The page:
Wait a minute! Canadians used to look to us Americans with amazement?


But yeah, these are sad times indeed for the good old USofA


Canada, the USA needs a hug

We give you one!
And we support you all the way! Go the American people! For liberty! For the constitution!

Take back your country! We support you! Maybe then you'll help us out do the same?



posted on Sep, 5 2011 @ 03:23 PM
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Originally posted by Ghost375
You think the international bankers don't control your banks as well?
You guys were 100x easier to take over than America ever was. We still put up a fight. You guys just bent over and took it like Canadians.
It's funny. Canadians act like they are the best country on Earth, yet you will never have an empire like Rome, Britain, and now America. They are the biggest supporter of the North American Union, giving up the rest of the sovereignty you haven't already.
Canadians live in a bigger dreamworld than Americans live in.


And this is why America will be continued to be ruined. God damn dolts dancing around with shotguns chanting "U-S-A! U-S-A!"

No man is so enslaved as the one who thinks he is free.



posted on Sep, 5 2011 @ 03:24 PM
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Originally posted by JohnnyCanuck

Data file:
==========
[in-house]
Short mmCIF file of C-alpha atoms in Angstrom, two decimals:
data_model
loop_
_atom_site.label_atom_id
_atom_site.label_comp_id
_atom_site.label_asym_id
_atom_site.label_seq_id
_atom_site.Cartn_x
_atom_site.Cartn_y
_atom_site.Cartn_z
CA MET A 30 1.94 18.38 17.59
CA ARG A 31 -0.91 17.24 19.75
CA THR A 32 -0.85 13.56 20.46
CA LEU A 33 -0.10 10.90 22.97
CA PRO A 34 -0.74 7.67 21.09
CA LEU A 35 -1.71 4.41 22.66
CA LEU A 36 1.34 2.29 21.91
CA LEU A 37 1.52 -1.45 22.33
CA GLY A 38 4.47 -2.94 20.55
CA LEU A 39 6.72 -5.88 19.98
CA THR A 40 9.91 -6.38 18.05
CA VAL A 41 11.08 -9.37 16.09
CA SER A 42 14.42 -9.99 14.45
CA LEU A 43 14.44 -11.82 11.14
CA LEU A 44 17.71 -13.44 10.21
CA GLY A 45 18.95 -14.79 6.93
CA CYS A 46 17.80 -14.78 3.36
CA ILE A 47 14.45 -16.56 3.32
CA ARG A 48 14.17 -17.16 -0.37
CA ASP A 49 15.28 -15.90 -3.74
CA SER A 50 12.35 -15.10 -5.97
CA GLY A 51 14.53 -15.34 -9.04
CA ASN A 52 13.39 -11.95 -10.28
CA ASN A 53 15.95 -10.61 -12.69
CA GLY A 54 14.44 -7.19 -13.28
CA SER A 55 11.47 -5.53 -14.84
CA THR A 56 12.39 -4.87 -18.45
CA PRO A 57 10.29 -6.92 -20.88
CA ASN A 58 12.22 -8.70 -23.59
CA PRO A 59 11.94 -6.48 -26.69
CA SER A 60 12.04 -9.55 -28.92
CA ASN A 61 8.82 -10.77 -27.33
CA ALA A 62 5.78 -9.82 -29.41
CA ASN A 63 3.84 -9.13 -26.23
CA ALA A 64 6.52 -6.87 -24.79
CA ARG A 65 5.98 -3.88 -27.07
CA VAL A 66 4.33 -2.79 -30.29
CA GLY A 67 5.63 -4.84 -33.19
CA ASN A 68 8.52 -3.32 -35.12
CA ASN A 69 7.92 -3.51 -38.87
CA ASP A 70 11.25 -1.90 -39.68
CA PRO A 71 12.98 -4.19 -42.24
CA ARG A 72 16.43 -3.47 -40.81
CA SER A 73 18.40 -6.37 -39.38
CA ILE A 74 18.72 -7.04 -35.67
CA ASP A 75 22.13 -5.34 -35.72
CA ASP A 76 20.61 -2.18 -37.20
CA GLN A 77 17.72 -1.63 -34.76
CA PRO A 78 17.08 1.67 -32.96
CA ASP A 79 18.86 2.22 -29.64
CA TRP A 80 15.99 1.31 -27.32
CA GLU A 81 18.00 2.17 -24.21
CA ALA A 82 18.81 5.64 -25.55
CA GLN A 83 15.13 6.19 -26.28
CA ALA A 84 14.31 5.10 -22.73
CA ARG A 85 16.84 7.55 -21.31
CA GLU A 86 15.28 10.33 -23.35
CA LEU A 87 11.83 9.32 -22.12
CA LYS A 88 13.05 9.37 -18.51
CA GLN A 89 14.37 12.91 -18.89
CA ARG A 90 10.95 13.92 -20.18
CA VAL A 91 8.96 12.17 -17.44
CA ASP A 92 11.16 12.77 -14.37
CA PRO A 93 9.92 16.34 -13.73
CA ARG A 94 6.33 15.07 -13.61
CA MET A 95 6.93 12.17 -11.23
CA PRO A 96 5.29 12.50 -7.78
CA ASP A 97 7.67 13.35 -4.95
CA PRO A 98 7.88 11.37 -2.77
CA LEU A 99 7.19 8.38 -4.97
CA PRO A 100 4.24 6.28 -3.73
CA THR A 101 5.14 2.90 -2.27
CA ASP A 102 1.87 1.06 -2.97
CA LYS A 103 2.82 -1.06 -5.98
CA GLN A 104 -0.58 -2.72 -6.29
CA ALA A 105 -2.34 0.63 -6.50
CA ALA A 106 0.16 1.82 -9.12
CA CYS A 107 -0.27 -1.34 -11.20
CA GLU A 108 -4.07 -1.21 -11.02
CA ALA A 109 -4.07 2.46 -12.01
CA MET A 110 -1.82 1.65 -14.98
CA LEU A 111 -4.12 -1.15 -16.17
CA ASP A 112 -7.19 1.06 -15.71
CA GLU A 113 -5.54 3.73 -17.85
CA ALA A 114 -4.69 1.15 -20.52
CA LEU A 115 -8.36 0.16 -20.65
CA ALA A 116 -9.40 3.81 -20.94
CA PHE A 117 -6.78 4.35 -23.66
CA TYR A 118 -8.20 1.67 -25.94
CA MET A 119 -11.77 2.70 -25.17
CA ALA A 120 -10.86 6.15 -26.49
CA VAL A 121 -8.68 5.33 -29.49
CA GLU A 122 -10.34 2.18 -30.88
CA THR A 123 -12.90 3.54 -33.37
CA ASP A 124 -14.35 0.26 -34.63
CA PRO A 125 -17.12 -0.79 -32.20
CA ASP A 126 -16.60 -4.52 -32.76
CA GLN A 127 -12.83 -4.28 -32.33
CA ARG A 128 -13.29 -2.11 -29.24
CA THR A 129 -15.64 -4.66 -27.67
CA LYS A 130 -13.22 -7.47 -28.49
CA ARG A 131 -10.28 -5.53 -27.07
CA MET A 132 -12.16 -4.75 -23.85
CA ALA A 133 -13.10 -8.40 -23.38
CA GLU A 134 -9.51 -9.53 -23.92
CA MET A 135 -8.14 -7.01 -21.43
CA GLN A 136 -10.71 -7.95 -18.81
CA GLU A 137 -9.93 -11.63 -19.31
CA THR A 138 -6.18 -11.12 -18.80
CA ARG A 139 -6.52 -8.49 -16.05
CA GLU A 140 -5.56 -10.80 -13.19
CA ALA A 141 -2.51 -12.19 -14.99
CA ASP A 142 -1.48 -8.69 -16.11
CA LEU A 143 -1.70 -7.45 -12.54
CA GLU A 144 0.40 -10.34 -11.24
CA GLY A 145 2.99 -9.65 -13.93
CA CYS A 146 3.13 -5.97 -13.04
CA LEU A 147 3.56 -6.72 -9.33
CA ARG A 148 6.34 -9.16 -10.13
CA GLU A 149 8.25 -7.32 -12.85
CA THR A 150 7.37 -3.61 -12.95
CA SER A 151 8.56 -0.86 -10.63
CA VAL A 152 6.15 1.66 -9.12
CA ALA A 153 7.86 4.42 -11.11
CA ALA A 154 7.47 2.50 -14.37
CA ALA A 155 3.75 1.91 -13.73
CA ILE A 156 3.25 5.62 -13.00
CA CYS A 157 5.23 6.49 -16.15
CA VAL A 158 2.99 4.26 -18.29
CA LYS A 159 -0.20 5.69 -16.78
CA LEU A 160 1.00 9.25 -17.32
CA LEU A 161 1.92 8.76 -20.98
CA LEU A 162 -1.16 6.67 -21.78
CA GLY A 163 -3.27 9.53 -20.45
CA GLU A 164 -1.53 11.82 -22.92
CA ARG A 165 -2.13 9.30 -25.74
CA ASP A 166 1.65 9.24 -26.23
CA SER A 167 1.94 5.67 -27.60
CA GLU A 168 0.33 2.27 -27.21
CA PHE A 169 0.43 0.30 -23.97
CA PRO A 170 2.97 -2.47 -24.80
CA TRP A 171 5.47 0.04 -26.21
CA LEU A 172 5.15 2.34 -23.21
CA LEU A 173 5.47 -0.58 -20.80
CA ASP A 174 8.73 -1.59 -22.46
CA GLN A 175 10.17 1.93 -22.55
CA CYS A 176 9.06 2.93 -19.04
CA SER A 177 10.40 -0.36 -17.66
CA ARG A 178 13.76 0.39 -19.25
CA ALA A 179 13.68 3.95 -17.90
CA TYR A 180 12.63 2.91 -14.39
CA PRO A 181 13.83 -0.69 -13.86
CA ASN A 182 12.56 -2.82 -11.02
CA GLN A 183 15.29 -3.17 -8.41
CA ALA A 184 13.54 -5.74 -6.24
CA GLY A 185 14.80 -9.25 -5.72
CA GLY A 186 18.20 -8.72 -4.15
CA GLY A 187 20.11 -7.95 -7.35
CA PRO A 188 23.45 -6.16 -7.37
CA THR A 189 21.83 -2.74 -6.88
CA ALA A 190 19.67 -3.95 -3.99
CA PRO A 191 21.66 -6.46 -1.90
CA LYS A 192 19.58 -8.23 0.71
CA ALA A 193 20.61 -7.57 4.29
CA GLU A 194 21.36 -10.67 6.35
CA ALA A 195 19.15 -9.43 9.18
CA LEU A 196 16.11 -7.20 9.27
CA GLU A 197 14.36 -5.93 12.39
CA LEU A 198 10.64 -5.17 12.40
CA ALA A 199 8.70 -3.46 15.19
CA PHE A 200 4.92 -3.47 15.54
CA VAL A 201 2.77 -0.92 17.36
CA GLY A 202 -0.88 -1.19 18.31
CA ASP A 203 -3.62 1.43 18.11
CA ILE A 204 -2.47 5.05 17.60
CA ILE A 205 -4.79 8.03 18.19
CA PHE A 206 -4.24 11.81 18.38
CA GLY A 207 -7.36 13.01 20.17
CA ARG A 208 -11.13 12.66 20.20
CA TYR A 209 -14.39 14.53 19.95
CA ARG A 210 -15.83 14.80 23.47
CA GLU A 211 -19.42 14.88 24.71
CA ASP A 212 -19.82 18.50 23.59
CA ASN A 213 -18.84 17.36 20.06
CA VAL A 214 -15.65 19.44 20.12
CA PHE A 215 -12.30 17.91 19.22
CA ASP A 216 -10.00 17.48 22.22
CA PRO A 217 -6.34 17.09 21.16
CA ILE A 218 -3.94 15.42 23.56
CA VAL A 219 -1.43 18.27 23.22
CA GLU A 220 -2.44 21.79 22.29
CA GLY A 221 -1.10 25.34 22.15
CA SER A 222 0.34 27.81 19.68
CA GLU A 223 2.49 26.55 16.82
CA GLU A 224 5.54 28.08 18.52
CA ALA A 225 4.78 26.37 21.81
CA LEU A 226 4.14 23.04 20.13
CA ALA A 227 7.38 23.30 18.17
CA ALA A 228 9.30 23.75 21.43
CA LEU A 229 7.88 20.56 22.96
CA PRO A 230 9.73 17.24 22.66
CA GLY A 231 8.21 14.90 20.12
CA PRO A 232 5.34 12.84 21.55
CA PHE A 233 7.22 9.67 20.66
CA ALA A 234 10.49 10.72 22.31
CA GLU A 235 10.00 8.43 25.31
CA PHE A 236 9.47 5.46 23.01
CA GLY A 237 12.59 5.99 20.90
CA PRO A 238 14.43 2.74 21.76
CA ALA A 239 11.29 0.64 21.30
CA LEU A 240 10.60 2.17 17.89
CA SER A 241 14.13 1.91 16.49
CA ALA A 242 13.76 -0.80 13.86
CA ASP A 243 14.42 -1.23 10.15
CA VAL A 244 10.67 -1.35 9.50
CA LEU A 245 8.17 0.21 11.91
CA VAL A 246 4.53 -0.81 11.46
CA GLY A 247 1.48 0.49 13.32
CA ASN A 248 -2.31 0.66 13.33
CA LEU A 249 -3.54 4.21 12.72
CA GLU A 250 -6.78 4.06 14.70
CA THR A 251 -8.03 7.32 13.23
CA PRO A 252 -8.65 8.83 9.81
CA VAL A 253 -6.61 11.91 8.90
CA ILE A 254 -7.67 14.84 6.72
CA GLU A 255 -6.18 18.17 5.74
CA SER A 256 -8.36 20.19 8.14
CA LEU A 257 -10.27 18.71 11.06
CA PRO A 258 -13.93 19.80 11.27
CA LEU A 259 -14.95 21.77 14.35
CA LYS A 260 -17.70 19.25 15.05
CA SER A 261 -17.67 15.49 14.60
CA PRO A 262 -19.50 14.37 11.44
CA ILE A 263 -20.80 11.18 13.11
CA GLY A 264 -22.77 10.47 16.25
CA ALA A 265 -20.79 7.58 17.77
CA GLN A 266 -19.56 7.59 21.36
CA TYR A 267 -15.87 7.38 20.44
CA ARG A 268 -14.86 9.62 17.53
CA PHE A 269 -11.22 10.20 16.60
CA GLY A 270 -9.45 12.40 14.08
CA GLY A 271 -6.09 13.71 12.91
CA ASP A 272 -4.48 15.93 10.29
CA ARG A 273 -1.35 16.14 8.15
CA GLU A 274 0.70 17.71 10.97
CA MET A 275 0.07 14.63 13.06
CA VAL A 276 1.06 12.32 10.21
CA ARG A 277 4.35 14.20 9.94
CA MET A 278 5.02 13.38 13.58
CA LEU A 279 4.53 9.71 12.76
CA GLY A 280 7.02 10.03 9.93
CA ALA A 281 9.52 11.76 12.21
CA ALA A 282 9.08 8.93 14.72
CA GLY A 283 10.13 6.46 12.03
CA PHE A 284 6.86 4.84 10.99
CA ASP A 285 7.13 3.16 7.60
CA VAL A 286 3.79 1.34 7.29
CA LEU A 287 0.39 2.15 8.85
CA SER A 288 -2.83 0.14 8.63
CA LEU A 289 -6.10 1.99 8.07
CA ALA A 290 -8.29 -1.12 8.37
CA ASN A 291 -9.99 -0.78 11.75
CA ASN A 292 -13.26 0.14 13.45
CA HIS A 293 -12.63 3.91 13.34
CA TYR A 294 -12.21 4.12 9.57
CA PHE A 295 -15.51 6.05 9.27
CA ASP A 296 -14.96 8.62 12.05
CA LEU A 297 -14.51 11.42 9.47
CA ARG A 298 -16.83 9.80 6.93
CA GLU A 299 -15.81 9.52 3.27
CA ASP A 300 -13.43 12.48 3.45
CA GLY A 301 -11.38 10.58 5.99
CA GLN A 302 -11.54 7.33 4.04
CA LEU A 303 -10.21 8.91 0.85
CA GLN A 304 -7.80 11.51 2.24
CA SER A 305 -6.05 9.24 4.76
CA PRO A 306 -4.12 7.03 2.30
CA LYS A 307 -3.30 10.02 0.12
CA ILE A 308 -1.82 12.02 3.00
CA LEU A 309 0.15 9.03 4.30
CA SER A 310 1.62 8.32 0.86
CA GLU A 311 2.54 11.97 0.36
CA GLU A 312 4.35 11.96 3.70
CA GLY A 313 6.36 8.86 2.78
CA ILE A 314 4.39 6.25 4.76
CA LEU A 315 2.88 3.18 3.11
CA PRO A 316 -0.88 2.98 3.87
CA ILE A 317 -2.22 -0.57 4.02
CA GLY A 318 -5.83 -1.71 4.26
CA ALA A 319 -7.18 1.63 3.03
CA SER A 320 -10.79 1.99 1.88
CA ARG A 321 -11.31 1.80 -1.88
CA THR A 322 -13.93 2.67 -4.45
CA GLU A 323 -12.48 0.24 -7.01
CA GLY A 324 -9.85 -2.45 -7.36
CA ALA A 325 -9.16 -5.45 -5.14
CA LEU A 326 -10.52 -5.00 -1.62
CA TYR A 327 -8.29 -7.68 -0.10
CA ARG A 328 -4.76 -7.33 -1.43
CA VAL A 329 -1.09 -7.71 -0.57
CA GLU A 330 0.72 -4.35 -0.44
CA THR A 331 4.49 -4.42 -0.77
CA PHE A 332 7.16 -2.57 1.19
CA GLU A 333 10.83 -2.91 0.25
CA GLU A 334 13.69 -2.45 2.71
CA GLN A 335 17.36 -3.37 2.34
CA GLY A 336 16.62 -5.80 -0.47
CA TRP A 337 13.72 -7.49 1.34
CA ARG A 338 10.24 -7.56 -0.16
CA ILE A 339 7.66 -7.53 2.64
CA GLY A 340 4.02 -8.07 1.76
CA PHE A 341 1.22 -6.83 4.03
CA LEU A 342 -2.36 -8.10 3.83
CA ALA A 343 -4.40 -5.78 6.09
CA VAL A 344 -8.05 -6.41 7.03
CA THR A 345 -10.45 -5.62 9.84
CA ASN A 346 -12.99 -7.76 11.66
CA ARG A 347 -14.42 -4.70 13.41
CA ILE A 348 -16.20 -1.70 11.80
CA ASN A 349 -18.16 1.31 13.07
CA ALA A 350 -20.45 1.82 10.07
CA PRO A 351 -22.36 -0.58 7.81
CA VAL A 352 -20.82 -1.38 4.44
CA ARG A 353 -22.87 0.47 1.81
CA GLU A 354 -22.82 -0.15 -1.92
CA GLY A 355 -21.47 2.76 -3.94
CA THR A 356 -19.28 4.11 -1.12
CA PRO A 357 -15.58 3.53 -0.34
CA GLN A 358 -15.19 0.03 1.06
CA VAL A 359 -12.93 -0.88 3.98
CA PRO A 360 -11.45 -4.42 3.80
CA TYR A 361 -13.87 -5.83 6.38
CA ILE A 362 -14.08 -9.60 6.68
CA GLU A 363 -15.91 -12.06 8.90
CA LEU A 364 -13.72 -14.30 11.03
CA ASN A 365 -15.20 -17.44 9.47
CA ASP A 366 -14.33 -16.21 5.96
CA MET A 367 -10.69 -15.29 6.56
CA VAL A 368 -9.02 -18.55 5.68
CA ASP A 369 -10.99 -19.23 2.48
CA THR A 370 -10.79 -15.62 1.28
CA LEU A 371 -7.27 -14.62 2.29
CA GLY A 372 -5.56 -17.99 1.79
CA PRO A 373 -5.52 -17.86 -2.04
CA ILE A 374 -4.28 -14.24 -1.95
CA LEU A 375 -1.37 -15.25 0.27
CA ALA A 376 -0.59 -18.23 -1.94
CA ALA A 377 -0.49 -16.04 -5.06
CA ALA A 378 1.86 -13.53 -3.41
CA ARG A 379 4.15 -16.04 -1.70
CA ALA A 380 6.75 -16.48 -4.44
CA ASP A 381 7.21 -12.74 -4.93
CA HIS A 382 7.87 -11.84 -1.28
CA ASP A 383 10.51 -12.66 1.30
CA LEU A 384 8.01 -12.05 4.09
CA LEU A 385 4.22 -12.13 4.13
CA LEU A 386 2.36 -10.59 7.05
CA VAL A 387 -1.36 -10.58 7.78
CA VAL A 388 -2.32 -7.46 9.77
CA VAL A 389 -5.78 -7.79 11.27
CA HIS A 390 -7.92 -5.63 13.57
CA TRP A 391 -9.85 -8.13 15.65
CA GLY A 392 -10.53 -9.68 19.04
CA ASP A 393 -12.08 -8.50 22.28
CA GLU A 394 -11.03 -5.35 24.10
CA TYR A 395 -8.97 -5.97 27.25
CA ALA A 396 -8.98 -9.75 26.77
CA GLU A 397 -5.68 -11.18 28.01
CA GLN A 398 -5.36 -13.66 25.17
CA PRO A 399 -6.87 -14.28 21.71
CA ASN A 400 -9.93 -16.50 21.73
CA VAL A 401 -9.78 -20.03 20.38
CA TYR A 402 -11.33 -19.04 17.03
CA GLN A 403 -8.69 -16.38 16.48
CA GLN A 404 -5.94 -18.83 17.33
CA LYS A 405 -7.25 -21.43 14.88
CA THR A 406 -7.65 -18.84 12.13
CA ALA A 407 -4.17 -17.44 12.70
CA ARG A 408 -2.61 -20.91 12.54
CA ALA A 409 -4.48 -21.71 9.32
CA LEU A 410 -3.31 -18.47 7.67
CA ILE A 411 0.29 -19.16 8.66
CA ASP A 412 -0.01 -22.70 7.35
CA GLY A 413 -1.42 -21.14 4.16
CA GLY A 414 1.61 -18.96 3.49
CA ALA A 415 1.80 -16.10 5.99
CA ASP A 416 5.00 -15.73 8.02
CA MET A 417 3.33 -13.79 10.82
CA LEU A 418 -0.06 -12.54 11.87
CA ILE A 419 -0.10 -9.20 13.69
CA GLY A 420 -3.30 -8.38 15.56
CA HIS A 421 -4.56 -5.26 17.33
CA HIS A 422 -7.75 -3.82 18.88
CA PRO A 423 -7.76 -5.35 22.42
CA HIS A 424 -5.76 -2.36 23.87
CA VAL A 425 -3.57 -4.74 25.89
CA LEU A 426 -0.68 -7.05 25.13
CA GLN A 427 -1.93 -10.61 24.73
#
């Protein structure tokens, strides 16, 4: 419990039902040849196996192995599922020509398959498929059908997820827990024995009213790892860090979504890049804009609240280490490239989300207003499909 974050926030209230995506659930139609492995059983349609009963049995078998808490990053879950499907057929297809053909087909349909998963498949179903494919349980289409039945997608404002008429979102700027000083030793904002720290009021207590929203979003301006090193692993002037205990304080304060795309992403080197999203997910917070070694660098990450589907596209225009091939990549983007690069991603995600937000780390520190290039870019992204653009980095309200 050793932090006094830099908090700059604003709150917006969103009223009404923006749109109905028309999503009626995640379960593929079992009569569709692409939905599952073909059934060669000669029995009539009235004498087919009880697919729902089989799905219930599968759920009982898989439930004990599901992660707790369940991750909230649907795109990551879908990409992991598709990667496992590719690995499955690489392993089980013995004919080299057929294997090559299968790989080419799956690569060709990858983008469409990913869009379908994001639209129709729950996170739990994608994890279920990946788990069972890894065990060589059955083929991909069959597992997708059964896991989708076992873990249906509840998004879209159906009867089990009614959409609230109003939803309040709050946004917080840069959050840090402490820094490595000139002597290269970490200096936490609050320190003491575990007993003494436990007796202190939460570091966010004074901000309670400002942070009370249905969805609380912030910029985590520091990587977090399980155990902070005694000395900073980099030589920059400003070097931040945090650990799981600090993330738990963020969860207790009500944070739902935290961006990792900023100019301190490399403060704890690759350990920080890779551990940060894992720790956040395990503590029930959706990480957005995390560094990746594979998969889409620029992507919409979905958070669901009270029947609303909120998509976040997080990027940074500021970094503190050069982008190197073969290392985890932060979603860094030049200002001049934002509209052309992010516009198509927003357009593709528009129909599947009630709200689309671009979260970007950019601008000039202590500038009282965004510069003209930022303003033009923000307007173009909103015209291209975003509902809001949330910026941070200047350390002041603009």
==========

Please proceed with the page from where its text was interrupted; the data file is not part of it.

Originally posted by Ghost375
Canadians live in a bigger dreamworld than Americans live in.

Only we have not been screwed out of the the houses we live in.

Not yet, not yet. It is coming. Bet on it.

And yeah they are trying to merge us together under something very unconstitutional, the SPP... nobody in the US, in Canada or Mexico wants it... they are still pushing it.

We will all unite against those globalists scumbags....



posted on Sep, 5 2011 @ 03:26 PM
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I don't know who 'fixed' those polls but every Canadian I know has looked at America with empathy/pity for a long time, I'm 39 and I've never seen any Canadian 'envy' Americans but that being said I agree completely that as a Canadian our fate is interlinked with our closest ally, if they fall, we fall and that makes me pity the good people of both our countries.



posted on Sep, 5 2011 @ 03:28 PM
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Originally posted by 31Bravo
Honestly, imho, im tired of caring what other countries think of us. I still hope that something will happen, people will wake up, or someone will do something and repair this problem. Until then people from other countries can kiss my royal irish a**. I see a lot of people with ideas on how to fix other peoples country when there's is just as bad .. its always easier said than done.